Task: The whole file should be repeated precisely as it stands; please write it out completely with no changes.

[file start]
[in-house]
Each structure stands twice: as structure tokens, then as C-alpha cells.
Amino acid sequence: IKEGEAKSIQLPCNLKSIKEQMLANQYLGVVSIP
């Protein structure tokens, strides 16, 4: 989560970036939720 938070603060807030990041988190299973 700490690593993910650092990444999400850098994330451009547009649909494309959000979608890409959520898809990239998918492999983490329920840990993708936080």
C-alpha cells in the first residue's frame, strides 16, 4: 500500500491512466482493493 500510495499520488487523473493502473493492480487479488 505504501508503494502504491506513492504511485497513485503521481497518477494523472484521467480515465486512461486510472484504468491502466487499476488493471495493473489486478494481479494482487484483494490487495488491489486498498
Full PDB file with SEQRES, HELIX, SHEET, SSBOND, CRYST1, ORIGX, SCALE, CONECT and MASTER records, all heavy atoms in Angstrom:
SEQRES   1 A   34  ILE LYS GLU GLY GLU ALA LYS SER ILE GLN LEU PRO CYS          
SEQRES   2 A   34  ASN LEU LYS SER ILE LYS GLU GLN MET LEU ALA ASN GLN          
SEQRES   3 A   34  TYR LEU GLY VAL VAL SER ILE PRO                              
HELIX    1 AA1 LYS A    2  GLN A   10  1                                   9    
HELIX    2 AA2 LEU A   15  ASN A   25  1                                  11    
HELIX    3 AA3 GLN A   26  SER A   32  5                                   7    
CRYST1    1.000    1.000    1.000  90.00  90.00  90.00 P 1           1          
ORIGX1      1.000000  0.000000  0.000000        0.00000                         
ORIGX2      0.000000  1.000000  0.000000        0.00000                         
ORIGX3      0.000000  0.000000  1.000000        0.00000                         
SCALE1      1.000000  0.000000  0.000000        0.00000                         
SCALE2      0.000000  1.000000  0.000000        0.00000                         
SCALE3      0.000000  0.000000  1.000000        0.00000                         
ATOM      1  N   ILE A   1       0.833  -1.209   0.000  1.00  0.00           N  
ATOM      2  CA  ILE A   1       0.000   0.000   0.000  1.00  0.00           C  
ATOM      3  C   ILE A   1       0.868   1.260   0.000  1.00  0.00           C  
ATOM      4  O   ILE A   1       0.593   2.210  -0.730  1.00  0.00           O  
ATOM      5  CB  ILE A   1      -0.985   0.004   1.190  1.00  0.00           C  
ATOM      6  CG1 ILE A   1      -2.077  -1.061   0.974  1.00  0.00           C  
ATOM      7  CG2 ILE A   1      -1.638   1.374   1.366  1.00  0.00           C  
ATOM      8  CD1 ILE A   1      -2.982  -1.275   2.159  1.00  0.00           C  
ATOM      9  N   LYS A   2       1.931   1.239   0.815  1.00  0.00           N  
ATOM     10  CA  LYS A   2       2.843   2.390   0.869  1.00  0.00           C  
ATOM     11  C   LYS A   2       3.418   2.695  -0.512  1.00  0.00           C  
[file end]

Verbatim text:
[in-house]
Each structure stands twice: as structure tokens, then as C-alpha cells.
Amino acid sequence: IKEGEAKSIQLPCNLKSIKEQMLANQYLGVVSIP
């Protein structure tokens, strides 16, 4: 989560970036939720 938070603060807030990041988190299973 700490690593993910650092990444999400850098994330451009547009649909494309959000979608890409959520898809990239998918492999983490329920840990993708936080």
C-alpha cells in the first residue's frame, strides 16, 4: 500500500491512466482493493 500510495499520488487523473493502473493492480487479488 505504501508503494502504491506513492504511485497513485503521481497518477494523472484521467480515465486512461486510472484504468491502466487499476488493471495493473489486478494481479494482487484483494490487495488491489486498498
Full PDB file with SEQRES, HELIX, SHEET, SSBOND, CRYST1, ORIGX, SCALE, CONECT and MASTER records, all heavy atoms in Angstrom:
SEQRES   1 A   34  ILE LYS GLU GLY GLU ALA LYS SER ILE GLN LEU PRO CYS          
SEQRES   2 A   34  ASN LEU LYS SER ILE LYS GLU GLN MET LEU ALA ASN GLN          
SEQRES   3 A   34  TYR LEU GLY VAL VAL SER ILE PRO                              
HELIX    1 AA1 LYS A    2  GLN A   10  1                                   9    
HELIX    2 AA2 LEU A   15  ASN A   25  1                                  11    
HELIX    3 AA3 GLN A   26  SER A   32  5                                   7    
CRYST1    1.000    1.000    1.000  90.00  90.00  90.00 P 1           1          
ORIGX1      1.000000  0.000000  0.000000        0.00000                         
ORIGX2      0.000000  1.000000  0.000000        0.00000                         
ORIGX3      0.000000  0.000000  1.000000        0.00000                         
SCALE1      1.000000  0.000000  0.000000        0.00000                         
SCALE2      0.000000  1.000000  0.000000        0.00000                         
SCALE3      0.000000  0.000000  1.000000        0.00000                         
ATOM      1  N   ILE A   1       0.833  -1.209   0.000  1.00  0.00           N  
ATOM      2  CA  ILE A   1       0.000   0.000   0.000  1.00  0.00           C  
ATOM      3  C   ILE A   1       0.868   1.260   0.000  1.00  0.00           C  
ATOM      4  O   ILE A   1       0.593   2.210  -0.730  1.00  0.00           O  
ATOM      5  CB  ILE A   1      -0.985   0.004   1.190  1.00  0.00           C  
ATOM      6  CG1 ILE A   1      -2.077  -1.061   0.974  1.00  0.00           C  
ATOM      7  CG2 ILE A   1      -1.638   1.374   1.366  1.00  0.00           C  
ATOM      8  CD1 ILE A   1      -2.982  -1.275   2.159  1.00  0.00           C  
ATOM      9  N   LYS A   2       1.931   1.239   0.815  1.00  0.00           N  
ATOM     10  CA  LYS A   2       2.843   2.390   0.869  1.00  0.00           C  
ATOM     11  C   LYS A   2       3.418   2.695  -0.512  1.00  0.00           C  